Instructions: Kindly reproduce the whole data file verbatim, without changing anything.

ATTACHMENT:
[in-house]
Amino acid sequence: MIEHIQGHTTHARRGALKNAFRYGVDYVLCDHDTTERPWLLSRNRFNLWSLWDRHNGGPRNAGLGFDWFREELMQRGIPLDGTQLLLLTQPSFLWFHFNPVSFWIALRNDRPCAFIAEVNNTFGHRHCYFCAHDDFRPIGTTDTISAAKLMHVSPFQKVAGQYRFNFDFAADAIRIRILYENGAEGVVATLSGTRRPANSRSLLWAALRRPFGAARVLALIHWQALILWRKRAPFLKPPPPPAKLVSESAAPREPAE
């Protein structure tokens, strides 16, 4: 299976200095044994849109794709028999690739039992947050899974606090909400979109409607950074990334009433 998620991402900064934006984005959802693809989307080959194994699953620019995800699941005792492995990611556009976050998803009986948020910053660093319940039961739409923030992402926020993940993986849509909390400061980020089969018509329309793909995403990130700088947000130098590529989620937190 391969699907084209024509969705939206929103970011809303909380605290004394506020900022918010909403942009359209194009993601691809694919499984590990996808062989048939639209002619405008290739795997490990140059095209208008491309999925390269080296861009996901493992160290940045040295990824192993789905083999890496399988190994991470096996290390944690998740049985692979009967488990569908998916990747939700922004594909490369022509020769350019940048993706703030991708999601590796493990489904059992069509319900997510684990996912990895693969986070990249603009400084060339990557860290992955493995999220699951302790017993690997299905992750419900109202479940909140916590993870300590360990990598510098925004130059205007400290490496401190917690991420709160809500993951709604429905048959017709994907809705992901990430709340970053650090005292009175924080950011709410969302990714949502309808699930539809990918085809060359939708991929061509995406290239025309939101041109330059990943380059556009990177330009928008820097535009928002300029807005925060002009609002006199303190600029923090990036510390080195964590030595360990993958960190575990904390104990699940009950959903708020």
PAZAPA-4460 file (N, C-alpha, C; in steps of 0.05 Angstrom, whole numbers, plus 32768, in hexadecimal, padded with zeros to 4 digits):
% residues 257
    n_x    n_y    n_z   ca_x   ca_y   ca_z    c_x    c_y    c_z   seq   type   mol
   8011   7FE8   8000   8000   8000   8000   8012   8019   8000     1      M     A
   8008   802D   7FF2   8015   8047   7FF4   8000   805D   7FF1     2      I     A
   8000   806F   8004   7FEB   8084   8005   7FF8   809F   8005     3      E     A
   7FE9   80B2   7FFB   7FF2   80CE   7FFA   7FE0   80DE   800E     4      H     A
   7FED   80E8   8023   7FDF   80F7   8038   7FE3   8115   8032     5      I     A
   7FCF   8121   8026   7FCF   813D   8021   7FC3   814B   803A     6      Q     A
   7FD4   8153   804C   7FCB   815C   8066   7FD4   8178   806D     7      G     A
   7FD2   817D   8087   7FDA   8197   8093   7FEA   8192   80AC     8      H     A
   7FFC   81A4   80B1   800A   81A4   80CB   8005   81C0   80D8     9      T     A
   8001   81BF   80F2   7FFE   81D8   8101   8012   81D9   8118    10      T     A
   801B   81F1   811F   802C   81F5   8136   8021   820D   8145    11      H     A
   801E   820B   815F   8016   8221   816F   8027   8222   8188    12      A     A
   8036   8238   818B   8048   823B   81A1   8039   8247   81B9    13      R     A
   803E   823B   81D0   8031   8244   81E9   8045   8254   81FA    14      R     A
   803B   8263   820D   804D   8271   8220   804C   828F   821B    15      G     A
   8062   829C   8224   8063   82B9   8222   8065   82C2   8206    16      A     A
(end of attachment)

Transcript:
[in-house]
Amino acid sequence: MIEHIQGHTTHARRGALKNAFRYGVDYVLCDHDTTERPWLLSRNRFNLWSLWDRHNGGPRNAGLGFDWFREELMQRGIPLDGTQLLLLTQPSFLWFHFNPVSFWIALRNDRPCAFIAEVNNTFGHRHCYFCAHDDFRPIGTTDTISAAKLMHVSPFQKVAGQYRFNFDFAADAIRIRILYENGAEGVVATLSGTRRPANSRSLLWAALRRPFGAARVLALIHWQALILWRKRAPFLKPPPPPAKLVSESAAPREPAE
């Protein structure tokens, strides 16, 4: 299976200095044994849109794709028999690739039992947050899974606090909400979109409607950074990334009433 998620991402900064934006984005959802693809989307080959194994699953620019995800699941005792492995990611556009976050998803009986948020910053660093319940039961739409923030992402926020993940993986849509909390400061980020089969018509329309793909995403990130700088947000130098590529989620937190 391969699907084209024509969705939206929103970011809303909380605290004394506020900022918010909403942009359209194009993601691809694919499984590990996808062989048939639209002619405008290739795997490990140059095209208008491309999925390269080296861009996901493992160290940045040295990824192993789905083999890496399988190994991470096996290390944690998740049985692979009967488990569908998916990747939700922004594909490369022509020769350019940048993706703030991708999601590796493990489904059992069509319900997510684990996912990895693969986070990249603009400084060339990557860290992955493995999220699951302790017993690997299905992750419900109202479940909140916590993870300590360990990598510098925004130059205007400290490496401190917690991420709160809500993951709604429905048959017709994907809705992901990430709340970053650090005292009175924080950011709410969302990714949502309808699930539809990918085809060359939708991929061509995406290239025309939101041109330059990943380059556009990177330009928008820097535009928002300029807005925060002009609002006199303190600029923090990036510390080195964590030595360990993958960190575990904390104990699940009950959903708020």
PAZAPA-4460 file (N, C-alpha, C; in steps of 0.05 Angstrom, whole numbers, plus 32768, in hexadecimal, padded with zeros to 4 digits):
% residues 257
    n_x    n_y    n_z   ca_x   ca_y   ca_z    c_x    c_y    c_z   seq   type   mol
   8011   7FE8   8000   8000   8000   8000   8012   8019   8000     1      M     A
   8008   802D   7FF2   8015   8047   7FF4   8000   805D   7FF1     2      I     A
   8000   806F   8004   7FEB   8084   8005   7FF8   809F   8005     3      E     A
   7FE9   80B2   7FFB   7FF2   80CE   7FFA   7FE0   80DE   800E     4      H     A
   7FED   80E8   8023   7FDF   80F7   8038   7FE3   8115   8032     5      I     A
   7FCF   8121   8026   7FCF   813D   8021   7FC3   814B   803A     6      Q     A
   7FD4   8153   804C   7FCB   815C   8066   7FD4   8178   806D     7      G     A
   7FD2   817D   8087   7FDA   8197   8093   7FEA   8192   80AC     8      H     A
   7FFC   81A4   80B1   800A   81A4   80CB   8005   81C0   80D8     9      T     A
   8001   81BF   80F2   7FFE   81D8   8101   8012   81D9   8118    10      T     A
   801B   81F1   811F   802C   81F5   8136   8021   820D   8145    11      H     A
   801E   820B   815F   8016   8221   816F   8027   8222   8188    12      A     A
   8036   8238   818B   8048   823B   81A1   8039   8247   81B9    13      R     A
   803E   823B   81D0   8031   8244   81E9   8045   8254   81FA    14      R     A
   803B   8263   820D   804D   8271   8220   804C   828F   821B    15      G     A
   8062   829C   8224   8063   82B9   8222   8065   82C2   8206    16      A     A